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Surface turbulent momentum fluxes, latent and sensible heat fluxes, and moisture flux (or ocean evaporation) over the global ocean cannot be directly observed from either satellite or in situ sensors. These fluxes are  estimated using the following bulk flux parameterizations: τx  = ρ Cd |W – Ws| (u – us)              …

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The air–sea turbulent heat fluxes are fundamental processes for keeping the global climate system in balance with the incoming insolation at Earth’s surface, and they are also a primary conduit for coupling and feedback between the ocean and atmosphere on a broad range of scales, from synoptic weather events to regional and global circulation systems.…

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October 6, 2020 WHOI-NOAA partnership tackles critical gap in climate knowledge TOPICS: CLIMATE & OCEAN / CLIMATE CHANGE The OOI surface buoy (shown here in 2018 being serviced by the WHOI-operated research vessel Neil Armstrong) will help provide crucial verification of USV and satellite-based models of air-sea interaction in difficult-to-reach high-latitude waters of the North…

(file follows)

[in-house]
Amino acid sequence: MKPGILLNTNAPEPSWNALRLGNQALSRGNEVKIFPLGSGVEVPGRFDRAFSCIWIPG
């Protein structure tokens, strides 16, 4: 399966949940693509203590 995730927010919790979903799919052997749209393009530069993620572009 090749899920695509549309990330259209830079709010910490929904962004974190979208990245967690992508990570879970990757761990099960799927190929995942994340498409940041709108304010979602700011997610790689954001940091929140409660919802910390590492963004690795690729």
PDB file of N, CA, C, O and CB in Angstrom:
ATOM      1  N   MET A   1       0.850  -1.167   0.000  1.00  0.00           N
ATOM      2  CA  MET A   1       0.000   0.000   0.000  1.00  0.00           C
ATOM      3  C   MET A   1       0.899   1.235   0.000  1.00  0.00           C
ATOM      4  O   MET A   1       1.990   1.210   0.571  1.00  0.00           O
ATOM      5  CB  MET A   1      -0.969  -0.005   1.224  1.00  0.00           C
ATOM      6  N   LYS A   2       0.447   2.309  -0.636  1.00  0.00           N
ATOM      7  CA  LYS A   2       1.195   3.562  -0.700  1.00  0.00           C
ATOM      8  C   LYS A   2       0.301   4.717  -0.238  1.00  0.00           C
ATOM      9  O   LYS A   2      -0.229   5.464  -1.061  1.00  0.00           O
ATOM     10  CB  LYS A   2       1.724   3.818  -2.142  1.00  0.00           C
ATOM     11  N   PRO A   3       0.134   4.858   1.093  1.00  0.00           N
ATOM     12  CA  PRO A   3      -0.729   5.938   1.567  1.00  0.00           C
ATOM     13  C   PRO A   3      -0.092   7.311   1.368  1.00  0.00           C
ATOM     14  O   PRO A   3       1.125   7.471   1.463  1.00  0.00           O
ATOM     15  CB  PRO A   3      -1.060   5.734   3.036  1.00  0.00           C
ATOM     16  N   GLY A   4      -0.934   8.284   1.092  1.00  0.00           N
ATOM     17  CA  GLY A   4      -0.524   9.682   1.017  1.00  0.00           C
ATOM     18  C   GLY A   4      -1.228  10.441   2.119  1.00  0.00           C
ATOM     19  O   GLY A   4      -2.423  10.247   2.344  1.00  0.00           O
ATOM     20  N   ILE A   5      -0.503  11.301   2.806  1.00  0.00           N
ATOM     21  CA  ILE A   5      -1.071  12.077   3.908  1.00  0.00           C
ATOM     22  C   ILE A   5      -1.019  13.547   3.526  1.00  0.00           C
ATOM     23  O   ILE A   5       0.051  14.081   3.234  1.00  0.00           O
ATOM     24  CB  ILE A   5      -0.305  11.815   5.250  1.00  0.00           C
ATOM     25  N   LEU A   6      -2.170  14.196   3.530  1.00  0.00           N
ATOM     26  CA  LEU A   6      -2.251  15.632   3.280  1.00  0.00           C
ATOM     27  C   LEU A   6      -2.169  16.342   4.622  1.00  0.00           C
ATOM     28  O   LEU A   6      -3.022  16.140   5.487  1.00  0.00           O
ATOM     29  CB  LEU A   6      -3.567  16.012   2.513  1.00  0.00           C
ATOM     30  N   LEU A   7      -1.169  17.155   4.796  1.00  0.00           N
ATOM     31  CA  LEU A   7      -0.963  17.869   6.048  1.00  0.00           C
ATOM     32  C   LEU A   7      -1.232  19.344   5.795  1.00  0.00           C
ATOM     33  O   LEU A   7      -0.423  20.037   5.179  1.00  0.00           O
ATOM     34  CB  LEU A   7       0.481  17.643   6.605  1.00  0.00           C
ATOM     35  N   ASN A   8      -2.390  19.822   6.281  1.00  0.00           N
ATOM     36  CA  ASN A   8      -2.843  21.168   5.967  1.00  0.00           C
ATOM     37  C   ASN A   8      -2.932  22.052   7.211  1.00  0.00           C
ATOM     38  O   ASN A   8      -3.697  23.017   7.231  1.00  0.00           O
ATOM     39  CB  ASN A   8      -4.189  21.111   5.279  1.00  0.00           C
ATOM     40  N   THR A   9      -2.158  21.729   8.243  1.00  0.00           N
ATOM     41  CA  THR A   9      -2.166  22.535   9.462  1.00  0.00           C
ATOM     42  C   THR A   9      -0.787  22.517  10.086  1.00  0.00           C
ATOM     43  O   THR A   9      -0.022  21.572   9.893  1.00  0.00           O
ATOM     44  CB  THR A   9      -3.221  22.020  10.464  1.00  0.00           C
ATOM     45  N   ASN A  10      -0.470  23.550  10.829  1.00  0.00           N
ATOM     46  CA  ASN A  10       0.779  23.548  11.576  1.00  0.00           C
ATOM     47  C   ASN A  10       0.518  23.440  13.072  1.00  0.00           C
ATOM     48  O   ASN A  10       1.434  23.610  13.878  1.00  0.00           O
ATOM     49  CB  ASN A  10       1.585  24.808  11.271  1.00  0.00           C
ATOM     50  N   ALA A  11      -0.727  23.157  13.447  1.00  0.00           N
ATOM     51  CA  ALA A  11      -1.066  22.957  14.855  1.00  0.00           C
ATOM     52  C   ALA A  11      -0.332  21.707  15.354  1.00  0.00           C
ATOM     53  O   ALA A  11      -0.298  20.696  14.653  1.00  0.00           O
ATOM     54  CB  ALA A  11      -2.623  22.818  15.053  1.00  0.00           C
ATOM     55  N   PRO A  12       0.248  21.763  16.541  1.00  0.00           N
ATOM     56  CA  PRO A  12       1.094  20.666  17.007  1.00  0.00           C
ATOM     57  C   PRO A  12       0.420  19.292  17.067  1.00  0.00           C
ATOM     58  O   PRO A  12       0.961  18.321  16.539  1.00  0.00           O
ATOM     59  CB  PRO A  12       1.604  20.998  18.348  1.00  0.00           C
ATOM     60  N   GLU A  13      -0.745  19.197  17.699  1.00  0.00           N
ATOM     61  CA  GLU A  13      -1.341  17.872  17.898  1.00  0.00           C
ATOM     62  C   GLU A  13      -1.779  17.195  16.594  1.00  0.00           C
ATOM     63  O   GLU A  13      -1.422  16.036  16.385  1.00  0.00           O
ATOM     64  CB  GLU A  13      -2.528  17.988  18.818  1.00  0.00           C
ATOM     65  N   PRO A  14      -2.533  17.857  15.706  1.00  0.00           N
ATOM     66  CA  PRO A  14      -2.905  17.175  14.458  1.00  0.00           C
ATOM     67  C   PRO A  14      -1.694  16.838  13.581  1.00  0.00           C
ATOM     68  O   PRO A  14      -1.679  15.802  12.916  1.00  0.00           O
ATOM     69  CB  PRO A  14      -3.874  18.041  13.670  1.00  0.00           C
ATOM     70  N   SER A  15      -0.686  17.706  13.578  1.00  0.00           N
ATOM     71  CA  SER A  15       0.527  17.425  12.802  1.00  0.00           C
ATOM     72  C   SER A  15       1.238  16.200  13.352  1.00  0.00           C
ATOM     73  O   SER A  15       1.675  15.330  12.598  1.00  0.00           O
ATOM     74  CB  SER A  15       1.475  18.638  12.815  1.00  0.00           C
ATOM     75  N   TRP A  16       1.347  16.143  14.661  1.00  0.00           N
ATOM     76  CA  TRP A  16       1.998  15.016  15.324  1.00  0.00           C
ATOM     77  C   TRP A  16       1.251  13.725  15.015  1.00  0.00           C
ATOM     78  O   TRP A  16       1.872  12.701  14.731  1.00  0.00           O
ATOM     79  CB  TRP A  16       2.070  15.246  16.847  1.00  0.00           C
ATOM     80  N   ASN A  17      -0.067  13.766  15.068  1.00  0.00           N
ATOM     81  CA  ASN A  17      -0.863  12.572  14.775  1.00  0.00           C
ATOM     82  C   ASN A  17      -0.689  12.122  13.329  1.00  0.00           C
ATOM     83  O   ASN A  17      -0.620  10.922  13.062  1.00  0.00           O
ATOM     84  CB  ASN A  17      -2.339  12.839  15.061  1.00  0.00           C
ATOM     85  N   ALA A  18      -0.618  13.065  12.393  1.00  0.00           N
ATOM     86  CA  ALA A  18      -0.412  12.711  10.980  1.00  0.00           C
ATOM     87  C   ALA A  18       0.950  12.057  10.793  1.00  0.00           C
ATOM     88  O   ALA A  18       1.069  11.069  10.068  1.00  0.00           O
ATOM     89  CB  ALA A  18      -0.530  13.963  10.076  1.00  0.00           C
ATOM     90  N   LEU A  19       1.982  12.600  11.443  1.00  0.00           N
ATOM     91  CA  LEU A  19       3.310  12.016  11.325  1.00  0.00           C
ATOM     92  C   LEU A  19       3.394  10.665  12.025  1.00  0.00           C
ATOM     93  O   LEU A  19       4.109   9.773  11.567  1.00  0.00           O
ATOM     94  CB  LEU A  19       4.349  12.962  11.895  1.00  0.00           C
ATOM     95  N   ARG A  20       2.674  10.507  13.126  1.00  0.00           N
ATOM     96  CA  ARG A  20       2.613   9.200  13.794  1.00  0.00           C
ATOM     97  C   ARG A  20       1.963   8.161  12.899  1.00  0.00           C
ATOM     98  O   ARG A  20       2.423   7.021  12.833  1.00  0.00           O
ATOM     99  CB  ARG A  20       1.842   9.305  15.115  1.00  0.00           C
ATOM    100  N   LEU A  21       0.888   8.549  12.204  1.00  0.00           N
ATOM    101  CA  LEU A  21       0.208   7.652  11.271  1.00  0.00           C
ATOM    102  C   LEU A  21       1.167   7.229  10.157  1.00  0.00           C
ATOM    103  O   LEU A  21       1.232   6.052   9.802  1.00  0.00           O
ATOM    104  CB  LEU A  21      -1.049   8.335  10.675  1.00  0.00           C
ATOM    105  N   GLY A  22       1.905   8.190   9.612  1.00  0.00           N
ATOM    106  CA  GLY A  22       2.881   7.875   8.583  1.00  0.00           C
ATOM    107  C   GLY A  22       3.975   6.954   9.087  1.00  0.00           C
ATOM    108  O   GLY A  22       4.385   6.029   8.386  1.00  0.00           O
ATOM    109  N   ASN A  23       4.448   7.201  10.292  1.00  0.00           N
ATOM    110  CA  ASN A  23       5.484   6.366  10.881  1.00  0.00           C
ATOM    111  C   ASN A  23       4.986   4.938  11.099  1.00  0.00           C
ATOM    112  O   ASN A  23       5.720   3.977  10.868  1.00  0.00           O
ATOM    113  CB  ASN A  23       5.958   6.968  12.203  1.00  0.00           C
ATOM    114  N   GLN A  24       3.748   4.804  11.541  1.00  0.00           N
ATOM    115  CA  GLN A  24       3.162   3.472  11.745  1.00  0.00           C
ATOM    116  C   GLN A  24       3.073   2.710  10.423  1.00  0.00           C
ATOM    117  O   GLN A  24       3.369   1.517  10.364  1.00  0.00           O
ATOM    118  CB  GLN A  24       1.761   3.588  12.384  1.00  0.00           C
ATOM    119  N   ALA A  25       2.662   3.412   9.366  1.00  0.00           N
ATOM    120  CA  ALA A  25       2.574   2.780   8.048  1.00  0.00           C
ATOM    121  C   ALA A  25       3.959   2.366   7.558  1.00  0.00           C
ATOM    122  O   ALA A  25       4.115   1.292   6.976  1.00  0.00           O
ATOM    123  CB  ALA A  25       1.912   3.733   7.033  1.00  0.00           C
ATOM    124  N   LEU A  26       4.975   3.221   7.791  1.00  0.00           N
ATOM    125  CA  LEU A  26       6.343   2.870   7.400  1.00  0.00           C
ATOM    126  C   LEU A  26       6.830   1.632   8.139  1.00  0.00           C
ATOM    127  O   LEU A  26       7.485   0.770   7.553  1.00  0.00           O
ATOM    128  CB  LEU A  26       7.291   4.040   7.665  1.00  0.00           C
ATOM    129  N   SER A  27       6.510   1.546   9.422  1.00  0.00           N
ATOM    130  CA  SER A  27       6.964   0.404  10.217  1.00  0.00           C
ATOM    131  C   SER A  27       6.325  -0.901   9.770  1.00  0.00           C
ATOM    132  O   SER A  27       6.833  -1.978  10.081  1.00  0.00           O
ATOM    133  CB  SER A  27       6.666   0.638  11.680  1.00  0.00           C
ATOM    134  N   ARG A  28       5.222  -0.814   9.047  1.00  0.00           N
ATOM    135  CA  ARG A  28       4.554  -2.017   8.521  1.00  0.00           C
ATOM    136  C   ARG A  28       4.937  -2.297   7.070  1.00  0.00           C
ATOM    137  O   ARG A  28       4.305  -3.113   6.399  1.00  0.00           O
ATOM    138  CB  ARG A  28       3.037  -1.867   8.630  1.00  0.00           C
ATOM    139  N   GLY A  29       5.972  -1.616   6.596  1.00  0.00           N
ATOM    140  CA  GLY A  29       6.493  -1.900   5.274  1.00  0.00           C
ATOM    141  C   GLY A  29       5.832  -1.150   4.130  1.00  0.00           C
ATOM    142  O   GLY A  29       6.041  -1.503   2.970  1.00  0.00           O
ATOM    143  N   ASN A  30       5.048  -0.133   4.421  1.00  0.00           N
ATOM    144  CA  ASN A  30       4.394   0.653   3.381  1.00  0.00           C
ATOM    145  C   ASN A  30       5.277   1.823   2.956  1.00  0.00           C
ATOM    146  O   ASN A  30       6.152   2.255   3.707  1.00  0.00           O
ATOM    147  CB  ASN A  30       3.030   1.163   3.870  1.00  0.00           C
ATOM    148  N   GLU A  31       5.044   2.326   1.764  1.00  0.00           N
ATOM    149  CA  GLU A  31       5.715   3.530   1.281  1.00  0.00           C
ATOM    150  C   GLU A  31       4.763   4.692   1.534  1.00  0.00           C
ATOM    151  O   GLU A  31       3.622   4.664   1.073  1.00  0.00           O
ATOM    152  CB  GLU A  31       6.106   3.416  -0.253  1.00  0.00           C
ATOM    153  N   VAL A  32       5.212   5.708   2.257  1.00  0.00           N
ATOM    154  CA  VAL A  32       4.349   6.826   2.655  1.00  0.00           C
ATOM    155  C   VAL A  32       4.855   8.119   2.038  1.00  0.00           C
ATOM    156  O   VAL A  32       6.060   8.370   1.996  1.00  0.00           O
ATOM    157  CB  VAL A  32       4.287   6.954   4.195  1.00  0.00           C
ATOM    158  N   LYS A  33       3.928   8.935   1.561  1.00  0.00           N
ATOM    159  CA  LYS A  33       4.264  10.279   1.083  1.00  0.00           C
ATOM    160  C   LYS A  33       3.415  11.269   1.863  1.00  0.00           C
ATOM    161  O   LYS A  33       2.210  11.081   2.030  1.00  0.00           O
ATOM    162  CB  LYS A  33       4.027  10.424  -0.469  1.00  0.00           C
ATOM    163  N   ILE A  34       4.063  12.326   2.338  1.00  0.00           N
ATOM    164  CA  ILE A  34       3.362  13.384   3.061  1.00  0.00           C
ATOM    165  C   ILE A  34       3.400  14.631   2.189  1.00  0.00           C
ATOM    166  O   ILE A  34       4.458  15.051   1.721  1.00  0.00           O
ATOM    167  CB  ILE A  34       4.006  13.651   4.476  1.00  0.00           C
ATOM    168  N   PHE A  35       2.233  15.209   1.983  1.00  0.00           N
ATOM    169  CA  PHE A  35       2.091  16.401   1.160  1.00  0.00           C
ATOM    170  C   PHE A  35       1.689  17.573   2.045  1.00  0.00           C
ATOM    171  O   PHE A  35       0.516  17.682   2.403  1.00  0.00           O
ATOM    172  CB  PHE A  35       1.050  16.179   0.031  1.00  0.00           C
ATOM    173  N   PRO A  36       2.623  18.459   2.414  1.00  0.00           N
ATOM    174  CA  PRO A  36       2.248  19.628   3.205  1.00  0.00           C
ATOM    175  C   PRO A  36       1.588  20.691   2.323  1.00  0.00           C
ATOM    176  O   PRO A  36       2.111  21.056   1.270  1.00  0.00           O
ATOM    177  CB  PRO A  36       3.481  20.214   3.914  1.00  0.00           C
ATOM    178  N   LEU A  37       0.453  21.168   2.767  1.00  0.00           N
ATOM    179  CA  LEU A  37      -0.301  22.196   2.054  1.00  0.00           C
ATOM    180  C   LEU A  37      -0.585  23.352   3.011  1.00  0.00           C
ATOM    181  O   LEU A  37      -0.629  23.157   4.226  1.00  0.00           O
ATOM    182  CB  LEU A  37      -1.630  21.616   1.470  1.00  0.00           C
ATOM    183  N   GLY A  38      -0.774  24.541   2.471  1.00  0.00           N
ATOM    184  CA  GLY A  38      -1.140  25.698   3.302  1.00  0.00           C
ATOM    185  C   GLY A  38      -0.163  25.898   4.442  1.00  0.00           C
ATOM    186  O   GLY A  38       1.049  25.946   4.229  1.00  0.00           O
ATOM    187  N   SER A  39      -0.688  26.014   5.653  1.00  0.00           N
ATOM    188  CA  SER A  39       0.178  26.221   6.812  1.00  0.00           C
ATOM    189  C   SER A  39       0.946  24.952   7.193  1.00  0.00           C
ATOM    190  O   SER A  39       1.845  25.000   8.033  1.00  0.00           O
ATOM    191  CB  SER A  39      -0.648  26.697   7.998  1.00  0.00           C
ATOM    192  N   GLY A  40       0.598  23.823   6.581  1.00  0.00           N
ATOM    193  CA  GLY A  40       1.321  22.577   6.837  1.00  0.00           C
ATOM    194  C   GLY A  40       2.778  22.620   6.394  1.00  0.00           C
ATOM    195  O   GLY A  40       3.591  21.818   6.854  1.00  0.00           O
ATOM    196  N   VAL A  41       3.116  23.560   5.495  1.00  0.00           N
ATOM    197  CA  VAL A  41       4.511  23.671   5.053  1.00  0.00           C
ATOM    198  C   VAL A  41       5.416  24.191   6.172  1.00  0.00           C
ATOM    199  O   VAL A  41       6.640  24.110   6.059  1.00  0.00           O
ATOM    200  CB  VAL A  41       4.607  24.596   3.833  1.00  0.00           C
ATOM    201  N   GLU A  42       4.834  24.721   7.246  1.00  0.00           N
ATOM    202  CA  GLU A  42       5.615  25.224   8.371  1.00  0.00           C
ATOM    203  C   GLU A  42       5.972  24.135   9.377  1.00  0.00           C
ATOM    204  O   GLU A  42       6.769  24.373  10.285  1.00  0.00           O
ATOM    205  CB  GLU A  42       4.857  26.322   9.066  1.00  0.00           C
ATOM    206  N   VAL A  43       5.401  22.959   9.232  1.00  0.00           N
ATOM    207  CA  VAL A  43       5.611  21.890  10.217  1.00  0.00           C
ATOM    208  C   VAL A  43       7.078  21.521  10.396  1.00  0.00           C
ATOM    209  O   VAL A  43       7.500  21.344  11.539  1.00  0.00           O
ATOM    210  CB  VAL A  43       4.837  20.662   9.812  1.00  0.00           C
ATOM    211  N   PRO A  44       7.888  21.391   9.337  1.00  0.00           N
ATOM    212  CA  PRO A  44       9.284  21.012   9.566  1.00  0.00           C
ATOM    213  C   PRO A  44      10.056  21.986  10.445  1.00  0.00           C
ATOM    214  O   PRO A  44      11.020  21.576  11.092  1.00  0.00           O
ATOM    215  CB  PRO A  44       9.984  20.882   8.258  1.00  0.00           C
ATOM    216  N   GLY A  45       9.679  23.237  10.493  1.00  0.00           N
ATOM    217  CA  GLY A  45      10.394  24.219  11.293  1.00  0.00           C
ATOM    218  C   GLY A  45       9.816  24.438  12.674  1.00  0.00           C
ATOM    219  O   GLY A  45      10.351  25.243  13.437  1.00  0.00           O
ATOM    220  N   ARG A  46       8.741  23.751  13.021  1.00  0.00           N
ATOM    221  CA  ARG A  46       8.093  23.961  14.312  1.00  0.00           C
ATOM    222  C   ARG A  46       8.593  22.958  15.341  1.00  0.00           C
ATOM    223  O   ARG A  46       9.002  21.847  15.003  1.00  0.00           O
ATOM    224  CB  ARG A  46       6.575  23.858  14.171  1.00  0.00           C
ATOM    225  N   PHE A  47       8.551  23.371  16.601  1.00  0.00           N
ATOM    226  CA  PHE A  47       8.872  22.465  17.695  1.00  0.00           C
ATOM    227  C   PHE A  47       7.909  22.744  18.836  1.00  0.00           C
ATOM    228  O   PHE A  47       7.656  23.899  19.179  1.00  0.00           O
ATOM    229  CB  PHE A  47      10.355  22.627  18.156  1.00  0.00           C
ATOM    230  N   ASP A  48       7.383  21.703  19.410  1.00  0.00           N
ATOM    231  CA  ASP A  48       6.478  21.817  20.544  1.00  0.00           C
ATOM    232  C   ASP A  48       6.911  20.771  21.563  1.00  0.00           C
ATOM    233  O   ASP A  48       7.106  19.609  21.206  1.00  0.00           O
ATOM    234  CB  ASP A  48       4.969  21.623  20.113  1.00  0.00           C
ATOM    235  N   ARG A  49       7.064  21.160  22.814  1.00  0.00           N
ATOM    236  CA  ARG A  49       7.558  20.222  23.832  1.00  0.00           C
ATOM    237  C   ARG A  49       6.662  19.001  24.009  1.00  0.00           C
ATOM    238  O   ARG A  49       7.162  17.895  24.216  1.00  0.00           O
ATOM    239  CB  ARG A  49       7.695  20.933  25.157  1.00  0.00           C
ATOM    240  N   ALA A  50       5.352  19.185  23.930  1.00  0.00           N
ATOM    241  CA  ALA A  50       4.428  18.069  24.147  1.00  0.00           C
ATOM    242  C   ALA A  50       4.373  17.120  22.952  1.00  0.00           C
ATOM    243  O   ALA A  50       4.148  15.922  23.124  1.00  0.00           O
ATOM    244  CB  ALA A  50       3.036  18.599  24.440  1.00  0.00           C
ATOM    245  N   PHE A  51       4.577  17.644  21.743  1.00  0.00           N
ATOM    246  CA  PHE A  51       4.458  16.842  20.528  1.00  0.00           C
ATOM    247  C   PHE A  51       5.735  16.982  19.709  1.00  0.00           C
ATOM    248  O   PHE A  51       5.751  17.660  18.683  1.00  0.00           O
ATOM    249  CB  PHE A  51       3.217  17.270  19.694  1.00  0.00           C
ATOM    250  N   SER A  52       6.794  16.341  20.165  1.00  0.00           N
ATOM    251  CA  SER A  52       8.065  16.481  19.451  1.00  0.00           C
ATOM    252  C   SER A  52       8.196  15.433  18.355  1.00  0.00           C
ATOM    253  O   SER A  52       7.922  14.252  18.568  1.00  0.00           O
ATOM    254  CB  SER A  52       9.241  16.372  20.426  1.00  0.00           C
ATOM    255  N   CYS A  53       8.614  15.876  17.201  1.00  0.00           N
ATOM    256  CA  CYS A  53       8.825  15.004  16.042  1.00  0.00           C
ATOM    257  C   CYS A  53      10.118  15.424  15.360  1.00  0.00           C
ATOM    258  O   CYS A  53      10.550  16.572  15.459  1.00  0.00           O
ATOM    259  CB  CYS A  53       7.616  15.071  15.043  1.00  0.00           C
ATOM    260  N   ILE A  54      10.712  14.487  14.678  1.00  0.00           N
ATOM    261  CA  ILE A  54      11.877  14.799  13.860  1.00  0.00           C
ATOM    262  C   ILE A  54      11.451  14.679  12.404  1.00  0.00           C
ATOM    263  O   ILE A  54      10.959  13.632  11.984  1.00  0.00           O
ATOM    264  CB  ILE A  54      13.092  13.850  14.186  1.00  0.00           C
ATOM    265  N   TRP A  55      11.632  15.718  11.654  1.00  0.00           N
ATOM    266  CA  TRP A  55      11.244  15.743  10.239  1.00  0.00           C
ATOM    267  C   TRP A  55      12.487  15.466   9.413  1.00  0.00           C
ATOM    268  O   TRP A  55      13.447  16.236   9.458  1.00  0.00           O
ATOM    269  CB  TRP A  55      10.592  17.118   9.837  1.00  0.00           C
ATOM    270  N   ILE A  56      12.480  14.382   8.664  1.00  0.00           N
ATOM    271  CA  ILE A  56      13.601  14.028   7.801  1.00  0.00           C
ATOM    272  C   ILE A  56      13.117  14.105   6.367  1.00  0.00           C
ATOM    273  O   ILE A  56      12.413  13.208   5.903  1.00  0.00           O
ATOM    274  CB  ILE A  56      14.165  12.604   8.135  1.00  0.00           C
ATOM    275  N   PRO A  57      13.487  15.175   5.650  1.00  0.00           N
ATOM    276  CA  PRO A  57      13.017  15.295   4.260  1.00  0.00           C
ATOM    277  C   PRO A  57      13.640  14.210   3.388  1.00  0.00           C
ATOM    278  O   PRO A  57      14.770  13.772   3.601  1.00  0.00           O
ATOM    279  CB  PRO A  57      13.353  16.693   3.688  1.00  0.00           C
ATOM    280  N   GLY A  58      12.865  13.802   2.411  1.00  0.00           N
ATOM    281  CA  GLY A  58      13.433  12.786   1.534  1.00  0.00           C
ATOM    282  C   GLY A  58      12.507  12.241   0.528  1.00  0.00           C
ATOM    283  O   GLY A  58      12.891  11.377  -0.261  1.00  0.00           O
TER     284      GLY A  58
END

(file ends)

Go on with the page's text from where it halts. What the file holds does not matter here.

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The ocean interacts with the atmosphere via interfacial exchanges of momentum, heat (via radiation and convection), and fresh water (via evaporation and precipitation). These fluxes, or exchanges, constitute the ocean-surface energy and water budgets and define the ocean’s role in Earth’s climate and its variability on both short and long timescales. However, direct flux measurements…

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